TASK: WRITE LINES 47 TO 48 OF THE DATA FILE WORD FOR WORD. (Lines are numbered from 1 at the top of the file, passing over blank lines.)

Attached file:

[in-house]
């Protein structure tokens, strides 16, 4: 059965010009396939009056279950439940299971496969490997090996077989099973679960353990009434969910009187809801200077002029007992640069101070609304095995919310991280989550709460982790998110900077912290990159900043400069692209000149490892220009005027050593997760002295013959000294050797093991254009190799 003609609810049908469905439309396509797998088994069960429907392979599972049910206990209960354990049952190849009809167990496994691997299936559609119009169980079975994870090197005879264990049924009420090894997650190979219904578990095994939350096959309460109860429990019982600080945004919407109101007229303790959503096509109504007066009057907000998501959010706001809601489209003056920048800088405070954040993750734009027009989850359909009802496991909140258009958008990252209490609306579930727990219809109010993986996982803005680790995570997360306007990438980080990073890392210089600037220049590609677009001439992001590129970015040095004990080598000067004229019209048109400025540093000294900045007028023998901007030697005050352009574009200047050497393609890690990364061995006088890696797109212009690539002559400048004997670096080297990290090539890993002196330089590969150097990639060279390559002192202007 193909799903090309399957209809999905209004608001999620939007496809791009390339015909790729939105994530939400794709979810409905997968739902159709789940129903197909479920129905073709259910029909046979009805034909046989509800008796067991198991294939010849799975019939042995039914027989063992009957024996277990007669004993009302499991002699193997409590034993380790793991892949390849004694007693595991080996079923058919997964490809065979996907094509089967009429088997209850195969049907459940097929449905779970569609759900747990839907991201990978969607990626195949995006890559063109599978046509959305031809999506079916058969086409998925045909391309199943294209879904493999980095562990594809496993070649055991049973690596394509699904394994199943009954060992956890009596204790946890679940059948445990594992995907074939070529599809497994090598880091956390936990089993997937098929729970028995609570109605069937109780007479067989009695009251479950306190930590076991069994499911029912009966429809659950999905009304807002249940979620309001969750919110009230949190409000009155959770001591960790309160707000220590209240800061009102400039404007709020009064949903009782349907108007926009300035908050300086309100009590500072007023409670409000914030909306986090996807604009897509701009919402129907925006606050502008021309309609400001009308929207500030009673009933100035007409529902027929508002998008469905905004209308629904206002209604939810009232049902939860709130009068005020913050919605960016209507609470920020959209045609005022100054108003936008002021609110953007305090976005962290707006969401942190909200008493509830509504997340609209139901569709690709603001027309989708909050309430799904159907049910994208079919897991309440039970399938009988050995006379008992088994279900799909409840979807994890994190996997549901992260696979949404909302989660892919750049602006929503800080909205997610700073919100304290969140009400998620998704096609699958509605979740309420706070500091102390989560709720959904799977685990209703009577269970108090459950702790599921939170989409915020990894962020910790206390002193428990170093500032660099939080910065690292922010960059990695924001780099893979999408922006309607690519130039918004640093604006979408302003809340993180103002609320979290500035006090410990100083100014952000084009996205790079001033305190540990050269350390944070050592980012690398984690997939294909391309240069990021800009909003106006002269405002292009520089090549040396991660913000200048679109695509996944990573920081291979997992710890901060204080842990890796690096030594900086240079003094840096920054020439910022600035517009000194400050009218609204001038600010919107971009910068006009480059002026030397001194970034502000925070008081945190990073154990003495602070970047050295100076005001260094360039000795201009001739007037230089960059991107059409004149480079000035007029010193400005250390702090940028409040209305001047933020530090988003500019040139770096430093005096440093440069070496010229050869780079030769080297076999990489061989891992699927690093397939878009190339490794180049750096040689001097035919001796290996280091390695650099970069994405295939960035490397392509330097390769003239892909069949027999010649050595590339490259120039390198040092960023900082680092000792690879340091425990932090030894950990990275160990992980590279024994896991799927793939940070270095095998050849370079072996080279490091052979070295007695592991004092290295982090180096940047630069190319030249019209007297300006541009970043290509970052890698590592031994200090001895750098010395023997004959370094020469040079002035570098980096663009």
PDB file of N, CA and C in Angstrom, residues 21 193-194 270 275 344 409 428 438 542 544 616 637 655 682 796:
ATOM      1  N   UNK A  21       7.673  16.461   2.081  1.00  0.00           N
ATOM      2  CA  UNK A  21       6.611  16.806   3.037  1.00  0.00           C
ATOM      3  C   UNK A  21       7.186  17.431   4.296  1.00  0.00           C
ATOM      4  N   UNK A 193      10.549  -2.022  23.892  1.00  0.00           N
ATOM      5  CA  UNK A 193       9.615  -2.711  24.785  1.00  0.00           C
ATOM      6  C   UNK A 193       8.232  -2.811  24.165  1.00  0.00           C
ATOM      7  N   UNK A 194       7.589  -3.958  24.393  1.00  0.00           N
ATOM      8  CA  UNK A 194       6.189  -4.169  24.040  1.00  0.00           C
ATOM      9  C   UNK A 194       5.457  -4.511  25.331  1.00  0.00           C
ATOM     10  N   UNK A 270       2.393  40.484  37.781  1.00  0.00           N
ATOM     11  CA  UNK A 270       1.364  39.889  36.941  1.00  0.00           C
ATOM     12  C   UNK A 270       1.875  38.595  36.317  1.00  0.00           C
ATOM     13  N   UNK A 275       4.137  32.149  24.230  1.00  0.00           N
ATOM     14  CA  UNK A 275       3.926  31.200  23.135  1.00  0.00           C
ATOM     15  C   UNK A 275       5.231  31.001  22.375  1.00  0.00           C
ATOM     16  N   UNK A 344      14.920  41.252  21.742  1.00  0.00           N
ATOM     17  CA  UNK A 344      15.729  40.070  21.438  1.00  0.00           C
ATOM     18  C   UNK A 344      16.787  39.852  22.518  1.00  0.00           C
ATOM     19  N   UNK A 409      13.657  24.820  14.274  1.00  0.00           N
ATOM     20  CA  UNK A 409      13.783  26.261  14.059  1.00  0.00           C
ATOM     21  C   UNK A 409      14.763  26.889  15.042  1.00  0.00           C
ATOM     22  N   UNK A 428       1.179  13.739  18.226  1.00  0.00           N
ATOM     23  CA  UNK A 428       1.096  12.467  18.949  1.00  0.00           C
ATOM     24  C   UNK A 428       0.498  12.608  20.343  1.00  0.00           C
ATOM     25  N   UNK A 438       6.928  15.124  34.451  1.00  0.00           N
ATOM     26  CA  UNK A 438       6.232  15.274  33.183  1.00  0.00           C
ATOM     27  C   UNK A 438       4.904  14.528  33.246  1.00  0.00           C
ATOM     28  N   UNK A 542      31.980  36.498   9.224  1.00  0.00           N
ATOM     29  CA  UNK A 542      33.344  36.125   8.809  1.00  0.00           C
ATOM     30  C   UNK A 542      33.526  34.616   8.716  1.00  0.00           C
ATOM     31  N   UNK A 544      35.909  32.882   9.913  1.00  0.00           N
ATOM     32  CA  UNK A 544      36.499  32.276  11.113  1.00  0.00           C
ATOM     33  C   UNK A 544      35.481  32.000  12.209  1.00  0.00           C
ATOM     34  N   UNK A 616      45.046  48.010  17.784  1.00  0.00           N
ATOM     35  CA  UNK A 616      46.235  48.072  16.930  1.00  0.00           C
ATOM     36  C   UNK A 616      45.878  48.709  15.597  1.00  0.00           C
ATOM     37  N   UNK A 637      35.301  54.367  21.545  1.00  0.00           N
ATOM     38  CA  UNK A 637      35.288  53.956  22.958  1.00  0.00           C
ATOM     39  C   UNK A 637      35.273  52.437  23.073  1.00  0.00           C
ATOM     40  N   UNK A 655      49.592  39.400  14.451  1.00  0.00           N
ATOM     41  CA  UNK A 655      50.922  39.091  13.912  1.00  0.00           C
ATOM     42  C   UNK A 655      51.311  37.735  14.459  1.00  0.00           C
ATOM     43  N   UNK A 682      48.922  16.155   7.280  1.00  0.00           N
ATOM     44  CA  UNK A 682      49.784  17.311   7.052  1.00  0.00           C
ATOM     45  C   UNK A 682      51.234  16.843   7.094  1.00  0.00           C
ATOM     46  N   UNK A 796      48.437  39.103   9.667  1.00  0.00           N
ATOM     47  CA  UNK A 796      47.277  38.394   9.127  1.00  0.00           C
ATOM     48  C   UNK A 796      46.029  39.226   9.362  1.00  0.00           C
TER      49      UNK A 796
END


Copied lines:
ATOM     44  CA  UNK A 682      49.784  17.311   7.052  1.00  0.00           C
ATOM     45  C   UNK A 682      51.234  16.843   7.094  1.00  0.00           C